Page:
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FILE - In this Feb. 2, 2020 file photo, a worker wearing a protective suit checks the luggage of an evacuee from Wuhan, China, after their evacuation flight landed at an airport in Marseilles, France. Arek and Jenina Rataj were starting a new life in the Chinese industrial center of Wuhan when a viral outbreak spread across the city of 11 million. While they were relatively safe sheltering at home, Arek felt compelled to go out and document the outbreak of the new type of coronavirus. Among his subjects: the construction of a new hospital built in a handful of days; biosecurity check points; and empty streets. (AP Photo/Arek Rataj, File)

A female passenger who arrived at Piarco International Airport from Guyana on Monday night on a journey that originated in Hong Kong was sent back to the port of embarkation.

This was confirmed by Chief Medical Officer Dr Roshan Parasram who said the woman “did not have any symptoms or anything that was suspicious but she was returned because of the travel restrictions from China.”

He told Guardian Media: “I believe she would have gone through other territories, including Hong Kong, New York and Guyana and then to Trinidad. Based on our travel restrictions for persons leaving China within 14 days of departure, she was returned to the last port of call based on the Cabinet note and the immigration laws.

“I don’t know what flight she came in from but I only know of that woman who came in from Guyana and she would have spent some time at our airport waiting on departure back to the port of call.”

Commenting on the incident during an interview of CNC3’s The Morning Brew, Chief Immigration Officer Charmaine Gandhi-Andrews said officials at this country’s ports of entry are alerted right away—via advance passenger information from airlines—when passengers originate from China.

However, some persons have more complicated travel itineraries and immigration officials are only able to deduce their origin during the interview and by looking at all their travel documents and passports. “We had one such case yesterday and that passenger was returned to their port of entry,” she said.

“They were screened by port health; there was no issue. However, because of the travel ban, that person was returned to their port of embarkation.”

Ghandi-Andrews said citizens and permanent residents of this country cannot be refused entry. However, they will be screened and possibly even quarantined if they have returned from a country of interest for the virus, and pose a potential infection risk.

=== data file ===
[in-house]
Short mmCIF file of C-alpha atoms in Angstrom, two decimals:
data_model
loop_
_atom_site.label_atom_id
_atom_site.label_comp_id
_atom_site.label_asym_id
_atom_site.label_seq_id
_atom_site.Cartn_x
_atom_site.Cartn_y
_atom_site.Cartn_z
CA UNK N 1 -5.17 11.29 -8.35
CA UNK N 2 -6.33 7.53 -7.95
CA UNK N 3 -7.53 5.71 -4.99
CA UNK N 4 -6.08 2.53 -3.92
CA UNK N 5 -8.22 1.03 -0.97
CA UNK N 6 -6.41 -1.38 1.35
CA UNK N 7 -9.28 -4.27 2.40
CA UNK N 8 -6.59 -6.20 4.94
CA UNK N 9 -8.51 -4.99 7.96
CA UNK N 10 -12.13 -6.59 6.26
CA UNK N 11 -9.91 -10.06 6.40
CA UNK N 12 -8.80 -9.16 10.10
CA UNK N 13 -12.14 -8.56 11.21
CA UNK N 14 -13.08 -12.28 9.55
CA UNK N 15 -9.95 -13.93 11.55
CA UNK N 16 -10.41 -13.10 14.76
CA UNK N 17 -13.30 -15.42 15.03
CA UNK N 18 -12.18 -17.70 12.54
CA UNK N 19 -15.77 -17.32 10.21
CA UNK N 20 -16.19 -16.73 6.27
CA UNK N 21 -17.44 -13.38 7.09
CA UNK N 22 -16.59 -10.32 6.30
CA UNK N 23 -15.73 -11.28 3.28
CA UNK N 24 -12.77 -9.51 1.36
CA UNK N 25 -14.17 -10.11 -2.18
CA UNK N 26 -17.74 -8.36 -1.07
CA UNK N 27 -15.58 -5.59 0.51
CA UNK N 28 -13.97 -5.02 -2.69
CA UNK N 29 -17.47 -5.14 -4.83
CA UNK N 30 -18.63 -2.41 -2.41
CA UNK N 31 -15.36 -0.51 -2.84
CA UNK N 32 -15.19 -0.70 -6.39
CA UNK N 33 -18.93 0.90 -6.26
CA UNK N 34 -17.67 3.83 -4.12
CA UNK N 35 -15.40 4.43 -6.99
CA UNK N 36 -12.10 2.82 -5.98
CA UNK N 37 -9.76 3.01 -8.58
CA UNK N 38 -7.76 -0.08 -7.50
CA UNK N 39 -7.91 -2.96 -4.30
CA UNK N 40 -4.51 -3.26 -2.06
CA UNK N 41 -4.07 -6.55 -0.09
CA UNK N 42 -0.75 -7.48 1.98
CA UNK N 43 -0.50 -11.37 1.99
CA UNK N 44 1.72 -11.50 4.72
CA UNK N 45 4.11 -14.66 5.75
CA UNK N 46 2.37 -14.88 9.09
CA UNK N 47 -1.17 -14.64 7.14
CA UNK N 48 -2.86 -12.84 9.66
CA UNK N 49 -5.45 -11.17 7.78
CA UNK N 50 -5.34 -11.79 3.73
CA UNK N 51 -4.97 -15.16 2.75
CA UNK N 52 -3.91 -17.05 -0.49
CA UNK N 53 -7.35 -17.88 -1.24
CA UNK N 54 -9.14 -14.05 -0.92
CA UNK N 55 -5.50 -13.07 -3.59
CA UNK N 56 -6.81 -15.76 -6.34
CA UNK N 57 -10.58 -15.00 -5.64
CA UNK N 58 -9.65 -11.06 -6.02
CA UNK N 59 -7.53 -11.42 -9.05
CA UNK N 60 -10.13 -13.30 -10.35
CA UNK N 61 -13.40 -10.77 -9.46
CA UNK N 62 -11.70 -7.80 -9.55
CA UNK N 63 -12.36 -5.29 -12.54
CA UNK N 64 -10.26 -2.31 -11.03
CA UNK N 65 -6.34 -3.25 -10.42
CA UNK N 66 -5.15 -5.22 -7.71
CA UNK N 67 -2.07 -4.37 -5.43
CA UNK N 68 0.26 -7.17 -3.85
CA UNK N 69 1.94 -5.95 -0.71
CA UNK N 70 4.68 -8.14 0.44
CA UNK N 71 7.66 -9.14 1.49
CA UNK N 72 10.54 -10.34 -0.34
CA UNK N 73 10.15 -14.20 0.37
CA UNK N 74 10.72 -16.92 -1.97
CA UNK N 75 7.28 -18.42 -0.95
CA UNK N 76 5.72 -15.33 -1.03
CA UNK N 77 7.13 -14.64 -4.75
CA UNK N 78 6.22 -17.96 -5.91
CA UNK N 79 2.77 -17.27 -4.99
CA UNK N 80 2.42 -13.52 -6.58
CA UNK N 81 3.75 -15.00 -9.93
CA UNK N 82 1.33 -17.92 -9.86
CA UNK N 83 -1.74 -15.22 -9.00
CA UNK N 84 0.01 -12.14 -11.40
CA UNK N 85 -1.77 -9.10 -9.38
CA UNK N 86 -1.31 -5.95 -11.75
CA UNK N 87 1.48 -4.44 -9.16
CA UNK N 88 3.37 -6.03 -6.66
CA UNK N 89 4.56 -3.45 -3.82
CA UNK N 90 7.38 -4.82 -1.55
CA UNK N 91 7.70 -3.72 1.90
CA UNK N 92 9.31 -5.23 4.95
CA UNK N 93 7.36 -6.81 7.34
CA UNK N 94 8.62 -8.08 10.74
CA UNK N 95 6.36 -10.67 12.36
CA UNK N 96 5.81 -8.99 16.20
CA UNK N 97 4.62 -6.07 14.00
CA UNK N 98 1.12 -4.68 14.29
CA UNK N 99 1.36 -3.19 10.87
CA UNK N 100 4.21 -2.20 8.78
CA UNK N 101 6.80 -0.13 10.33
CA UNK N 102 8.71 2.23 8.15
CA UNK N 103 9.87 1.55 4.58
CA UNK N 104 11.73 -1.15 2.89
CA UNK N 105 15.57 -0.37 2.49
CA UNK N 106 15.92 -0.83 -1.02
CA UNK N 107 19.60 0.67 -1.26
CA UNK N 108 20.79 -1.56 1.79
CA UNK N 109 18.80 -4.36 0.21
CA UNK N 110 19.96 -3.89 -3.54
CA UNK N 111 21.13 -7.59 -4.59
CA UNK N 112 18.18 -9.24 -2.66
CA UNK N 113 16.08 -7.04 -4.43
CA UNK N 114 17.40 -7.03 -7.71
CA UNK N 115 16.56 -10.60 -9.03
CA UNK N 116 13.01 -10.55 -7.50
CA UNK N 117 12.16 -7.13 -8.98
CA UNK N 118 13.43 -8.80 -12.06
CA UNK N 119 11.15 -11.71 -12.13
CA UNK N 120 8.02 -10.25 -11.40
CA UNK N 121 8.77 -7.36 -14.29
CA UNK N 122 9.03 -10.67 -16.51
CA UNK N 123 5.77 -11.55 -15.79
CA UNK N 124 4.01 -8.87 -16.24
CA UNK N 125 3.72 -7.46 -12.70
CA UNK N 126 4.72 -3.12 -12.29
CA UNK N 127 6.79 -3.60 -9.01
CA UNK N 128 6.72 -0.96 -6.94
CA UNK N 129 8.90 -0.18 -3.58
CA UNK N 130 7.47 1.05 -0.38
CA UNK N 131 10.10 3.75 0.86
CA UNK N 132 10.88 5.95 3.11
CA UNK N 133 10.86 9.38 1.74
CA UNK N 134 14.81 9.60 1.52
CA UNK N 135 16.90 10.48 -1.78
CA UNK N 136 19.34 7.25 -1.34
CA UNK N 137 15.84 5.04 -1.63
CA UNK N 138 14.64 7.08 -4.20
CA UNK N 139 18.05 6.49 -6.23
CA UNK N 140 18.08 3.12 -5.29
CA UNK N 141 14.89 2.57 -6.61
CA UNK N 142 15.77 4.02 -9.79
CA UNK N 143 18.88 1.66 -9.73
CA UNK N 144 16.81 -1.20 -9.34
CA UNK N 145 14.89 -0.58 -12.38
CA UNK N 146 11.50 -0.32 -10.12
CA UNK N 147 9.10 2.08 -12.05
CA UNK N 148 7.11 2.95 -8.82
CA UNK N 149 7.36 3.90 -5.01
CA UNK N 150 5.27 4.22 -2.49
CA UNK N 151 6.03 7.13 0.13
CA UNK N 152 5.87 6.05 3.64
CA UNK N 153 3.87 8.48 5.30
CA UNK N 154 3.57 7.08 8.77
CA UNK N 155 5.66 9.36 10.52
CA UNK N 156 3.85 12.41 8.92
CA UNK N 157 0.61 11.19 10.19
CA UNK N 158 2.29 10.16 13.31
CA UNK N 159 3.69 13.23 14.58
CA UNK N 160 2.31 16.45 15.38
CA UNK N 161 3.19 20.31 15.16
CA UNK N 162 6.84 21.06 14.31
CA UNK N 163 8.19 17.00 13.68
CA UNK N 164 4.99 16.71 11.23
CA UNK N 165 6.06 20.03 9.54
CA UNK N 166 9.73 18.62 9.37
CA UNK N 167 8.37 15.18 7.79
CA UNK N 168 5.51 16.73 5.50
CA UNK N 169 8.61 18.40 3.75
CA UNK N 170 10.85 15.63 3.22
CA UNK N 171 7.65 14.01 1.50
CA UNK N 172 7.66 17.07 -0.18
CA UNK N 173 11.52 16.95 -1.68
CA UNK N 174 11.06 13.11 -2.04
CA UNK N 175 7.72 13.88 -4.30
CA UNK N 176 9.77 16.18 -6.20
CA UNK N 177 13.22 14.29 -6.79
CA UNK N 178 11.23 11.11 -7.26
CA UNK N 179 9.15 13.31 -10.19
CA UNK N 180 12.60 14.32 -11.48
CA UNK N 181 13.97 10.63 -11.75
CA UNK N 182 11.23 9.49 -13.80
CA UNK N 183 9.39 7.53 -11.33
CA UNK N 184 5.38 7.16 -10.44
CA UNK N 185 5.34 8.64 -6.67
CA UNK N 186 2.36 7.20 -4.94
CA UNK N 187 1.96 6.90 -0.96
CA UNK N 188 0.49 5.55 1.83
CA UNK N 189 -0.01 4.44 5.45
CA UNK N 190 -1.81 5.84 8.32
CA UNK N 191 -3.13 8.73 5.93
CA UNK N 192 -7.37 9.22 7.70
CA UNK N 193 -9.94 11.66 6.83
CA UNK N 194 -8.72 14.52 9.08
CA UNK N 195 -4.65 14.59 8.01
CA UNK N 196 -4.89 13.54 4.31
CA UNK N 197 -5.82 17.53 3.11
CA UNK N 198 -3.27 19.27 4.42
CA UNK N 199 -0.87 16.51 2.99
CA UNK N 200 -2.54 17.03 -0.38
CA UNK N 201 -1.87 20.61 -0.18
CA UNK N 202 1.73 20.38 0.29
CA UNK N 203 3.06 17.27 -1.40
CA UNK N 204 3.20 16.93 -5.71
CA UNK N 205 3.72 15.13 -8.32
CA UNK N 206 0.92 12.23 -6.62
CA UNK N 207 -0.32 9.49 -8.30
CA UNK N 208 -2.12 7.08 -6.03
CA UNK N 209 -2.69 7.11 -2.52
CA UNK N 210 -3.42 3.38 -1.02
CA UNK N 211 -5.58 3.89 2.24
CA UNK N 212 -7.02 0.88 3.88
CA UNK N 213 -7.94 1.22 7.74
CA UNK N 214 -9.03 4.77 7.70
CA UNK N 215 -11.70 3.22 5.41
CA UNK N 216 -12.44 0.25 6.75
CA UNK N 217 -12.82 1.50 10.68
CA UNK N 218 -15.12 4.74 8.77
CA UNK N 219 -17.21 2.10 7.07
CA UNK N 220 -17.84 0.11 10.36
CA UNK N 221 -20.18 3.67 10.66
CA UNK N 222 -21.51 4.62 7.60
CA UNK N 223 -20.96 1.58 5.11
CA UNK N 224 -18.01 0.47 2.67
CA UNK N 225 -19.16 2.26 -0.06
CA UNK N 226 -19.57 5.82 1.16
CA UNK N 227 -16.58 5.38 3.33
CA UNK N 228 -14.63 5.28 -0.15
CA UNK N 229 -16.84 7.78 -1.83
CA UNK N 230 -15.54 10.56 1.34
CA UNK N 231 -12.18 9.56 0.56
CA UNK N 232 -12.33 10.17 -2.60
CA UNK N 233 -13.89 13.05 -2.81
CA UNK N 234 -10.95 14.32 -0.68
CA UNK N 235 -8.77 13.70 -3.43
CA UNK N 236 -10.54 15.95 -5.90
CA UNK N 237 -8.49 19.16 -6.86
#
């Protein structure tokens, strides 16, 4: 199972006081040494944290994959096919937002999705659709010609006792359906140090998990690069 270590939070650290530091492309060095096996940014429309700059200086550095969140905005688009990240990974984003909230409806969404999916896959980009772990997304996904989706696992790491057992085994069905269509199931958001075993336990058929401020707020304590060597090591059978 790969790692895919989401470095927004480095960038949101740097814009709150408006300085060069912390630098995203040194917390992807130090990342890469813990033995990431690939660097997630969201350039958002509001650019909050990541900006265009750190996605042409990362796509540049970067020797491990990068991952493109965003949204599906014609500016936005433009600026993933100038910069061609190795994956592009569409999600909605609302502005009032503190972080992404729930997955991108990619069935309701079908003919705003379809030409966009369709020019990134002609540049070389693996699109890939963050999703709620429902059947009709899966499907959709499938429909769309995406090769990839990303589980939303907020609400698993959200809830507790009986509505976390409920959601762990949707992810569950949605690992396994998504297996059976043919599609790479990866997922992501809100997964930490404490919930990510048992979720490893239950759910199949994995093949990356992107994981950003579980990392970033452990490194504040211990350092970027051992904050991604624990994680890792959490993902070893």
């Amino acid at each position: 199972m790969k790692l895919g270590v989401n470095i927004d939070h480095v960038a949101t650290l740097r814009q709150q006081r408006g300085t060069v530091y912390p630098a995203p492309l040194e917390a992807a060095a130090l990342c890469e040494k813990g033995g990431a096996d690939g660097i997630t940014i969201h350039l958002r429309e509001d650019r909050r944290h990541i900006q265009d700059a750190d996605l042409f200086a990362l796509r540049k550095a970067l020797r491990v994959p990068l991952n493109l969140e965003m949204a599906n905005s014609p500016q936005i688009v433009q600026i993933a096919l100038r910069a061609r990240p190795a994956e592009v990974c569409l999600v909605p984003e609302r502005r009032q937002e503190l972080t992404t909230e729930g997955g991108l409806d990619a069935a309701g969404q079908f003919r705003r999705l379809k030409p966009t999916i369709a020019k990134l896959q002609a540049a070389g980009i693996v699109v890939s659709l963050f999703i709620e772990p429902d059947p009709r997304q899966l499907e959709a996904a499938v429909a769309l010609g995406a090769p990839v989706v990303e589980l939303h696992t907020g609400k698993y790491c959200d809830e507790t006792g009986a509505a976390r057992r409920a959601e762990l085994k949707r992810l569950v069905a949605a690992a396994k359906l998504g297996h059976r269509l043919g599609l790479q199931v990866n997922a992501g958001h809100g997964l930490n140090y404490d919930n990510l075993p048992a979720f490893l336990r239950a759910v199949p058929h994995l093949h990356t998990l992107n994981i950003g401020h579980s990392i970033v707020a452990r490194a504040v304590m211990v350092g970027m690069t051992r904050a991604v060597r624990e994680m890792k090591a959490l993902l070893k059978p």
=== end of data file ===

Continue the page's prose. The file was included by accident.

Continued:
The incident caused some concern among airport workers, including Immigration and customs officers, who are calling for more stringent screening processes, including full-body sanitisation spraying for all arriving passengers as they disembark from the respective aircraft.

One airport worker, speaking on condition of anonymity, said: “We think that there should be more precautionary measures at the airport… maybe have a system where all passengers are screened and sanitised by full-body spraying before they enter the terminal. The availability of more gloves, face masks and hand sanitisers too.”

Ghandi-Andrews said 1,000 masks were ordered last week and it is becoming “more imperative that all officers utilise it.”

With regards to the screening process, she said an assistant chief and two Grade IV officers have been assigned to the airport to oversee the coronavirus screening process. Dr Vishwanath Partapsingh, Principal Medical Officer at the Health Ministry, said risk of the novel coronavirus nCoV-2019 spreading to T&T is relatively low, compared with other places. However, while there is no need to panic, the country cannot afford to be complacent. Dr Partapsingh says the screening systems are extremely detailed to determine travellers’ possible exposure to nCov-2019, once they are coming from countries of interest.

“When you look at the exit screening of those coming out of these ports, it is quite intense. There is a temperature scanning. There is also the exposure history ascertained: ‘Did you travel or go to a market with live animals? Did you have any live animals? Did you come into contact with anyone who displayed any of the symptoms?’ That is the base of the screening,” he said.

“When you look at the cases in the other countries outside of mainland China, the cases all had a direct exposure history—either travel to or had a direct, close contact with someone who was confirmed with a case.”

Dr Partapsingh said reducing risk ultimately comes down to each person practising good hygiene at all times, especially when coughing and sneezing, and most importantly—frequently washing one’s hands with soap and water.

He also warned about cross contamination for those using masks and gloves to protect themselves from possible infection.

“You have a mask on; you think all is well. You have gloves on; you think all is well. But then you’re on the phone. You have the pen. You touch the passport. You adjust the mask. And so, you have the potential to cross contaminate for any virus or any sort of pathogen that comes in.

“Hand washing is key. Maintaining a distance with someone who you know is sneezing and coughing is key.”

Last Thursday, Cab­i­net agreed to a trav­el re­stric­tion on any­one trav­el­ling from Chi­na to T&T, in light of the spread of the coro­n­avirus. Health Min­is­ter Ter­rance Deyals­ingh announced that “per­sons who are present­ly liv­ing in Chi­na or vis­it­ing Chi­na, re­gard­less of na­tion­al­i­ty, will not be al­lowed en­try in­to Trinidad and To­ba­go for 14 days af­ter leav­ing Chi­na.”